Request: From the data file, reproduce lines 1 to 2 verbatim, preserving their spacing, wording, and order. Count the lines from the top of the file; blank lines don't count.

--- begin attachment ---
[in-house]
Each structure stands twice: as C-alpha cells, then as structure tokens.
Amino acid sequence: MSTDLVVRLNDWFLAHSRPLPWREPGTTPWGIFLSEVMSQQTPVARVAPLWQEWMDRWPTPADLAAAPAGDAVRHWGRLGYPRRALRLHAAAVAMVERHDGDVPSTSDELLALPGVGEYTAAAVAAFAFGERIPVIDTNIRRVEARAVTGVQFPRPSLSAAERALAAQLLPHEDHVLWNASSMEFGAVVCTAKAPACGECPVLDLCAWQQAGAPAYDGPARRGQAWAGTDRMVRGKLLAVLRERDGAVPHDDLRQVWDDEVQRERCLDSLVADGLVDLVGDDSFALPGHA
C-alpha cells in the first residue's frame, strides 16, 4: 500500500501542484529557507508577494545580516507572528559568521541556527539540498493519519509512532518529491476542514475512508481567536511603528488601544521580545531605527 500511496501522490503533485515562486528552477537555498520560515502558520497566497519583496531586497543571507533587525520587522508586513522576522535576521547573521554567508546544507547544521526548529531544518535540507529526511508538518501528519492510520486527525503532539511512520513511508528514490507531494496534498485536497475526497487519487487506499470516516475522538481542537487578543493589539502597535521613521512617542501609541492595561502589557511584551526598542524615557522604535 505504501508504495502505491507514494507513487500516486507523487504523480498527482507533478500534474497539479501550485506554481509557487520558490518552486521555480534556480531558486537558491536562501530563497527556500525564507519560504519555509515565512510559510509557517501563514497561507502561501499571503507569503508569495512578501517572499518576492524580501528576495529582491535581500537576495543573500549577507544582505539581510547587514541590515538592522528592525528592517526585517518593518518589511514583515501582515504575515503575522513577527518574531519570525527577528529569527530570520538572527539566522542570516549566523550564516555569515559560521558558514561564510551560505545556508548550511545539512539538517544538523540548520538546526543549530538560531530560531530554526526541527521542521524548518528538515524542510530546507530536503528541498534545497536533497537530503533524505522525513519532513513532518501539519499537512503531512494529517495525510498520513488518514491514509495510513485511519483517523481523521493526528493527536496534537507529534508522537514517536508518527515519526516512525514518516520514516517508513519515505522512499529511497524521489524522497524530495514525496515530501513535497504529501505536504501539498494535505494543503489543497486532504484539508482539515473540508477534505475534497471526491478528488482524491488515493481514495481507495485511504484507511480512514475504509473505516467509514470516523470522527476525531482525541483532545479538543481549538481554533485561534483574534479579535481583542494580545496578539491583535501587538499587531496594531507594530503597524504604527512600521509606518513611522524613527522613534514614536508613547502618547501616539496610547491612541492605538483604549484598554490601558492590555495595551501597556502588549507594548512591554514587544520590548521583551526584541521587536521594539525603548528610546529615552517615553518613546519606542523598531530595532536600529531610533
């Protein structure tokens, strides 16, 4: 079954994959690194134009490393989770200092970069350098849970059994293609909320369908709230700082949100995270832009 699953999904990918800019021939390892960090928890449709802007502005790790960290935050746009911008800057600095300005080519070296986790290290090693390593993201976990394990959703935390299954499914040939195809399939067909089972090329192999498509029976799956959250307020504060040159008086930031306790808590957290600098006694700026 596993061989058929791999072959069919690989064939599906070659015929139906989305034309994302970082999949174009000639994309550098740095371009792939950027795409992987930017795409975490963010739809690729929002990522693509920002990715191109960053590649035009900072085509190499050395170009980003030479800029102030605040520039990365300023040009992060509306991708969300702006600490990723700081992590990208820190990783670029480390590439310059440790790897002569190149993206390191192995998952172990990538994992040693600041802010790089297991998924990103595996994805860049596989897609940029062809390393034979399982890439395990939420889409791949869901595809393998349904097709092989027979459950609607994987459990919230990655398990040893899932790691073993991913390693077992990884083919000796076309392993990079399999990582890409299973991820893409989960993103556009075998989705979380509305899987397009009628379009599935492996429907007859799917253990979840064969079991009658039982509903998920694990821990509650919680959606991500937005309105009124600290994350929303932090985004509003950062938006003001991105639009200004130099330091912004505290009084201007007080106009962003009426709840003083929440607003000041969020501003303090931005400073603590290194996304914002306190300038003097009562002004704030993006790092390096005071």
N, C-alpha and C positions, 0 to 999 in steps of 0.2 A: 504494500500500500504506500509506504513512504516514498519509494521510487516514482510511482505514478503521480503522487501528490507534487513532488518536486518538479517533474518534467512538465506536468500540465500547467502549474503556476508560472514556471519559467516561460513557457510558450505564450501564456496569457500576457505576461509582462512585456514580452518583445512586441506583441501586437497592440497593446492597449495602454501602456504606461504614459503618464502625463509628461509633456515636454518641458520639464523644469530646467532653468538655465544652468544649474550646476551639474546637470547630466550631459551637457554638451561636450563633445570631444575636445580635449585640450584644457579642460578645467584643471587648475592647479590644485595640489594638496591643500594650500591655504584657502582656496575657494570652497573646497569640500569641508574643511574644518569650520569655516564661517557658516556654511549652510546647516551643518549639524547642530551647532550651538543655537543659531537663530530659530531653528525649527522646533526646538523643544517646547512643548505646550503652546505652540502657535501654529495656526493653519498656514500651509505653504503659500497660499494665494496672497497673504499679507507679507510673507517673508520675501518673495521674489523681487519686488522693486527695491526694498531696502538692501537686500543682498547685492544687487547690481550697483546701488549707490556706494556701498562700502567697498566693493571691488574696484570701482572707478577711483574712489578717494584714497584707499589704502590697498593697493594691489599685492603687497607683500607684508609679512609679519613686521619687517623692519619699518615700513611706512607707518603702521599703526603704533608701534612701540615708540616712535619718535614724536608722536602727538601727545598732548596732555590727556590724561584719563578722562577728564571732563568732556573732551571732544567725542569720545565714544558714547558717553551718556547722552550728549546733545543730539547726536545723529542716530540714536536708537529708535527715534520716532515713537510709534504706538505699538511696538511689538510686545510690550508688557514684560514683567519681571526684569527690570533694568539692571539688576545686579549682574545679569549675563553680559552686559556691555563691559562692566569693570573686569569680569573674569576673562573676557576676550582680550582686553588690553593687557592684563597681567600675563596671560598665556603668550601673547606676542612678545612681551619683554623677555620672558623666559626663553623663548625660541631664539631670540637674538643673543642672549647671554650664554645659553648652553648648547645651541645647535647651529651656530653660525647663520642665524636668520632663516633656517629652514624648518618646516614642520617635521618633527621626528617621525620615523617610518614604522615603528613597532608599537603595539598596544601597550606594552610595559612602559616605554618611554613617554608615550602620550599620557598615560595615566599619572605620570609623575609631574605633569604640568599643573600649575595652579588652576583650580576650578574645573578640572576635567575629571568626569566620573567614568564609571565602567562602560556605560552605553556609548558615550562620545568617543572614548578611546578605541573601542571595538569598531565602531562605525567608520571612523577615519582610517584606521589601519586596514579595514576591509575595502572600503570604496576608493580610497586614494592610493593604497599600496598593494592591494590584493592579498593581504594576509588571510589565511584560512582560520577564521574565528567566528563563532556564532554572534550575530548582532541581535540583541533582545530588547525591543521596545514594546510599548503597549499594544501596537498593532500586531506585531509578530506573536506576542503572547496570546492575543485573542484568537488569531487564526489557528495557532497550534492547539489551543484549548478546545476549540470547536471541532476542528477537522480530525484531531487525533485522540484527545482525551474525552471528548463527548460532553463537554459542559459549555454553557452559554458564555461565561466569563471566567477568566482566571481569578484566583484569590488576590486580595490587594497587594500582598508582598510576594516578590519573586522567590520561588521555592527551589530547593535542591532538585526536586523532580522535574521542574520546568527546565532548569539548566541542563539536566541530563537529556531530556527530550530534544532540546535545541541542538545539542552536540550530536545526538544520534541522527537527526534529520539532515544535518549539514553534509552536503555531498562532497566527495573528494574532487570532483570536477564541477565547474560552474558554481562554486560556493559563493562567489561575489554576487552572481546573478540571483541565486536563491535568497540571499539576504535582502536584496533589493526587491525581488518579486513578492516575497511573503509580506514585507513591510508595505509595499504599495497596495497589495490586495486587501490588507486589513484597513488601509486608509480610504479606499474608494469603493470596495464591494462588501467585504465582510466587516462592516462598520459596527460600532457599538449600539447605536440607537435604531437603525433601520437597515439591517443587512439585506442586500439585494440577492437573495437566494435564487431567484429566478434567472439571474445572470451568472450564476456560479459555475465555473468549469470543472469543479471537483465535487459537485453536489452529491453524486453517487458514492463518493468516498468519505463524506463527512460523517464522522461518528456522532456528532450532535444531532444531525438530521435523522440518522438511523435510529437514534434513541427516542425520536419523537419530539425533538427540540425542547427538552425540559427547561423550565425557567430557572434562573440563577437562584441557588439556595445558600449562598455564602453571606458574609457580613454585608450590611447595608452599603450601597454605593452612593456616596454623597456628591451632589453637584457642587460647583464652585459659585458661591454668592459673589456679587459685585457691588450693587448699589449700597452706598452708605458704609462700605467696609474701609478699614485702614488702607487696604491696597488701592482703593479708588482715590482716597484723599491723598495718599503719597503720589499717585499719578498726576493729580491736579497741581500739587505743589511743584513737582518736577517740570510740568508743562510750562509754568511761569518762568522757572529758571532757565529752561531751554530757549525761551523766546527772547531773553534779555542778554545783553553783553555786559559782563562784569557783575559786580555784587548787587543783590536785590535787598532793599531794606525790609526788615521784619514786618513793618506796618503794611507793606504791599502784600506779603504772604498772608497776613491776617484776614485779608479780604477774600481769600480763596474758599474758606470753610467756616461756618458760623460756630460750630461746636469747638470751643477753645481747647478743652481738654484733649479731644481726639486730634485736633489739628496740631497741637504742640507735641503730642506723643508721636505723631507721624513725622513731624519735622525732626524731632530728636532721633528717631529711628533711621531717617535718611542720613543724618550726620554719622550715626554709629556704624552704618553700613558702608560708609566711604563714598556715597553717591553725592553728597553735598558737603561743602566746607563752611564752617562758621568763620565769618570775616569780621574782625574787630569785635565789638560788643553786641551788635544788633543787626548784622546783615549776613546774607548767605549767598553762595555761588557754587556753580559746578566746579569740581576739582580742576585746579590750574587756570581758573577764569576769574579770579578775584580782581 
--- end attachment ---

[in-house]
Each structure stands twice: as C-alpha cells, then as structure tokens.